It was interesting to note that last year the name of the team was changed from Mercedes GP Petronas F1 Team to Mercedes-AMG Petronas F1 Team. AMG is the high-performance vehicle-maker of the Mercedes group, which was acquired from its founder Hans-Werner Aufrecht in 1999. At that time it was agreed that AMG’s motor racing department would be transferred into a new company called HWA (Aufrecht’s initials). Aufrecht sold his remaining shares of AMG to Mercedes in 2005 and the following year he went to the stock exchange and floated 17 percent of HWA, while also bringing in outside investors, namely Qatar’s Nasser Bin Khaled (NBK) Holding, plus two private investment companies Dorflinger Privatstiftung (15 percent) and MarchSixteen Finance, the latter belonging to Toto Wolff (12 percent). Aufrecht kept 28 percent and so Wolff, Dorflinger and Aufrecht still controlled a majority of the business.
It should be remembered that there was some interest at HWA in creating an F1 team at that time, with the company looking at Buying Scuderia Toro Rosso, with the aim being to use customer McLarens. That did not happen, but Wolff’s F1 ambitions popped up again when he acquired a shareholding in Williams, as part of a plan to float the Grove team. There have long been rumours that Wolff was acting as a front man for Dorflinger and Aufrecht, although there is not much evidence to back this up.
The interesting thing about the deal for Wolff and Niki Lauda to buy “a significant minority interest” in Mercedes Grand Prix Ltd is that this has not actually occurred as all that has been announced is that a letter if intent has been signed. This means that there is an intention to complete the deal but no money has changed hands.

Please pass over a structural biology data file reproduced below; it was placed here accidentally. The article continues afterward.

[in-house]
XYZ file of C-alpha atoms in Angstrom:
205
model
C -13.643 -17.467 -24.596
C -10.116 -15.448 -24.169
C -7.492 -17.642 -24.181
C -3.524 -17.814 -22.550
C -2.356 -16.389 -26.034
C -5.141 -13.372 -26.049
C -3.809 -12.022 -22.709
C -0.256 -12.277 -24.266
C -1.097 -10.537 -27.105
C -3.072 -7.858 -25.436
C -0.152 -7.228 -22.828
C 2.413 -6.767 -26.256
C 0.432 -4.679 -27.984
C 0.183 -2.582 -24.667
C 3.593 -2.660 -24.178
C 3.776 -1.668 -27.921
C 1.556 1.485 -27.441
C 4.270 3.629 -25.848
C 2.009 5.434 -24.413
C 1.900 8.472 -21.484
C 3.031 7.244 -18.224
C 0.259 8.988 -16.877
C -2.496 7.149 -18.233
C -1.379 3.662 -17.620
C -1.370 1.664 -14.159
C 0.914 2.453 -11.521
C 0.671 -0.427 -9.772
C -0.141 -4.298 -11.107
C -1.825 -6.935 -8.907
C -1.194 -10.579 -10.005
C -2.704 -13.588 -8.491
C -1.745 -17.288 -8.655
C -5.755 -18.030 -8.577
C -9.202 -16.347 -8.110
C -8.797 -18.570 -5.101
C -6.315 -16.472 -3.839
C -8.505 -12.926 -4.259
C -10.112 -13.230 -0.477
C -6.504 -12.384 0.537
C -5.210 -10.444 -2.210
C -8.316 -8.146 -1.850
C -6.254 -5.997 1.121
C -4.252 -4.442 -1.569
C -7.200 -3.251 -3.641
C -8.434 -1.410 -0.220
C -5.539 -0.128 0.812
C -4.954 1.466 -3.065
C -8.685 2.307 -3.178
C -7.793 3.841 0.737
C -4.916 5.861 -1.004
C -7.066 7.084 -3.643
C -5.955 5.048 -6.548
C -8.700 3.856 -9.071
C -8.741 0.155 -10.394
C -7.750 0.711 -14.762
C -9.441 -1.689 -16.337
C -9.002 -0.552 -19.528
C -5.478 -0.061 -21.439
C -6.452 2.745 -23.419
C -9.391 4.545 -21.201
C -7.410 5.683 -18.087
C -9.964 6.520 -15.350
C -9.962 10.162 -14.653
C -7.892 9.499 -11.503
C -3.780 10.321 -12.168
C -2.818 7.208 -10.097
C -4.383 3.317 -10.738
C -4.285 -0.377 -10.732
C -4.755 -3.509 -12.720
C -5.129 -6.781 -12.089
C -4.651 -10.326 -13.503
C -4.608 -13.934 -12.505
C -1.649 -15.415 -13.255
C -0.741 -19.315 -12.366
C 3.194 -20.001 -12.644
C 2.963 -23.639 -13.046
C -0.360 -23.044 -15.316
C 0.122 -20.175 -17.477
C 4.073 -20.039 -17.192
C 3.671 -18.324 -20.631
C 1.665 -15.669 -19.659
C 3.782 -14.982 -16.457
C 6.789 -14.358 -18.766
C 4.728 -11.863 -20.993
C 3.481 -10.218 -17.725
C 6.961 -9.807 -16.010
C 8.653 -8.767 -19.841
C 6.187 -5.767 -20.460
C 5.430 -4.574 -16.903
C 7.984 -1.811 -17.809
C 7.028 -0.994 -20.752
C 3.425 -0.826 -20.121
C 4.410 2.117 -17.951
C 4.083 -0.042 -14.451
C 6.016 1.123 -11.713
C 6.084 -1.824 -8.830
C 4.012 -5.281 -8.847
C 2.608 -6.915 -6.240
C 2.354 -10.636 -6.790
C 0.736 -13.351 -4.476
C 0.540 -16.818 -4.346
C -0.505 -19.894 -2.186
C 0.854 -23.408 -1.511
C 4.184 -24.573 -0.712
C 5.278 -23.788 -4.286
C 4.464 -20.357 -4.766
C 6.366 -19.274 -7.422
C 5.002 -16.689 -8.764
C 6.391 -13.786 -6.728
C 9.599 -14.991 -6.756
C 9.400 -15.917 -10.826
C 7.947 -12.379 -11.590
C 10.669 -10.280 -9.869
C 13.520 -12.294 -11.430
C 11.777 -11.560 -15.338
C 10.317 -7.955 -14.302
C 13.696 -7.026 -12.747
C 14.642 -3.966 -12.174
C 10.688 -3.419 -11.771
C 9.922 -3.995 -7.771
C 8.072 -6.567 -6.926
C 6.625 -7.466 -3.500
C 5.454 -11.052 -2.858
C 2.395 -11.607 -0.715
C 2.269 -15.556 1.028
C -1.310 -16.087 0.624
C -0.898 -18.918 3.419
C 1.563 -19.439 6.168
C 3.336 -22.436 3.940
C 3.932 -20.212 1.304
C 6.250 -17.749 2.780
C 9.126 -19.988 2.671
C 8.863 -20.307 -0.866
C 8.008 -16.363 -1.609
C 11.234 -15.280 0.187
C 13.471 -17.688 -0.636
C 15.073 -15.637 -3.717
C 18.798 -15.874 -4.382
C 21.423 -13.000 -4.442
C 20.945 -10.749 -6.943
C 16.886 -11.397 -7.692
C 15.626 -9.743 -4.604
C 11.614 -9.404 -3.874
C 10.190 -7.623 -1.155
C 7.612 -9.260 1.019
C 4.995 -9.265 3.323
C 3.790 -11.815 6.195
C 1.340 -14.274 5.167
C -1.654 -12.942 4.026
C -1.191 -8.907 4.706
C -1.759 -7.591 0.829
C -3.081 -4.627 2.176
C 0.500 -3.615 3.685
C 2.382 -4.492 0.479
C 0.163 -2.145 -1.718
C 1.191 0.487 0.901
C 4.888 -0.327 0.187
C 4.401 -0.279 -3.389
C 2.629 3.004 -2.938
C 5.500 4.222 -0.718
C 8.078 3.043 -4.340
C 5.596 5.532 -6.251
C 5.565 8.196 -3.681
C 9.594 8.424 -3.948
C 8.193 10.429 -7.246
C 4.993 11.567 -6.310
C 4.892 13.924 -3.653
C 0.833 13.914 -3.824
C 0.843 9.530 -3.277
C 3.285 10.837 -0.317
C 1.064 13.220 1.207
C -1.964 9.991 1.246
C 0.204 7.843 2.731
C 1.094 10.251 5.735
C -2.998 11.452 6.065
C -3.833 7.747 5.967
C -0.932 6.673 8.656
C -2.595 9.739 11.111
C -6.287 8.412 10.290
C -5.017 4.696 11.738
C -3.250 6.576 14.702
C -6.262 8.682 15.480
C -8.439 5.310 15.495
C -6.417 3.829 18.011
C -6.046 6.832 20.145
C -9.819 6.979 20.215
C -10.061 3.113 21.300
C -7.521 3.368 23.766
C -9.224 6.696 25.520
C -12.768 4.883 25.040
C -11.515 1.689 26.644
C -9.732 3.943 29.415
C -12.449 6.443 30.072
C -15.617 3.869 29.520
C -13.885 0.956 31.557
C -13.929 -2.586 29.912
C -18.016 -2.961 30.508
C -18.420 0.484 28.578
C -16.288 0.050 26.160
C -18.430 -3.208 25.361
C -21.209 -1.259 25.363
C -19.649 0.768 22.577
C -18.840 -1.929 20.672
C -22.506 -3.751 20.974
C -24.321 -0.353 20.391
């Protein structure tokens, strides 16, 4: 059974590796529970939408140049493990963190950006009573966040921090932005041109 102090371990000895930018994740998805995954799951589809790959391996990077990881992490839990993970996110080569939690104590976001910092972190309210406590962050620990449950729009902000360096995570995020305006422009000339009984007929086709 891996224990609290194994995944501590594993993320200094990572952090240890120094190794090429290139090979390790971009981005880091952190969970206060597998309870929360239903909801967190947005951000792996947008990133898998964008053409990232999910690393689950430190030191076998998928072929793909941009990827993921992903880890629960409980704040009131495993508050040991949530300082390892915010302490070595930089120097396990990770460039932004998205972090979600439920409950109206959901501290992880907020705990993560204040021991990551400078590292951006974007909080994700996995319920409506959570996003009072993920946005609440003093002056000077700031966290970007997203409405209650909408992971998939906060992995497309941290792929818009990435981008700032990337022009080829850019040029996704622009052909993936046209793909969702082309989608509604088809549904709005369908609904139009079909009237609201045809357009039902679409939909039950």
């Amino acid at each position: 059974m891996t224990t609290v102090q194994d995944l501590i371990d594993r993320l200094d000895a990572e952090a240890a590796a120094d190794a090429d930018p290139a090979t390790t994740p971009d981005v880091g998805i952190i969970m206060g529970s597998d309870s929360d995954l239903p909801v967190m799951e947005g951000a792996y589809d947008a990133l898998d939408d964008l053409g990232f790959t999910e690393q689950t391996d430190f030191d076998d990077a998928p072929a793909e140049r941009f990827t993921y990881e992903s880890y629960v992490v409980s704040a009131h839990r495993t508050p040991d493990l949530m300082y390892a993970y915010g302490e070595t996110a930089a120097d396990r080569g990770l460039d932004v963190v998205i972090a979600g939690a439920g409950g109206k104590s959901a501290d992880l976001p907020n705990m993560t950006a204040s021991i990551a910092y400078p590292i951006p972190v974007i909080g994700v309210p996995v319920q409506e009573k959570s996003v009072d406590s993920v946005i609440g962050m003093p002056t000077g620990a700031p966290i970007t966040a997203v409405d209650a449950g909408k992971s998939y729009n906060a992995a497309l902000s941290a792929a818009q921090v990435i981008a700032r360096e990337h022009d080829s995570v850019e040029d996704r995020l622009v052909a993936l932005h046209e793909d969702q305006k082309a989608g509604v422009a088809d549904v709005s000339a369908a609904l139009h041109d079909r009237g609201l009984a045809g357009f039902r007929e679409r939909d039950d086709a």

My gut feeling is that Mercedes is preparing the way for a possible departure as a team owner, if things do not improve. It is easier to slip the team into HWA ownership (seen as safe hands in Stuttgart) without it being seen as a retreat, as the company could probably justify this on the grounds of some convoluted form of compliance as a listed company. If the team is successful then Mercedes can take the glory. This prudent twin strategy will win Mercedes boss Dieter Zetsche friends in the company as he is still in the process of trying to make sure he gets reappointed to the top job until the end of 2018. There is a meeting to decide this on February 6.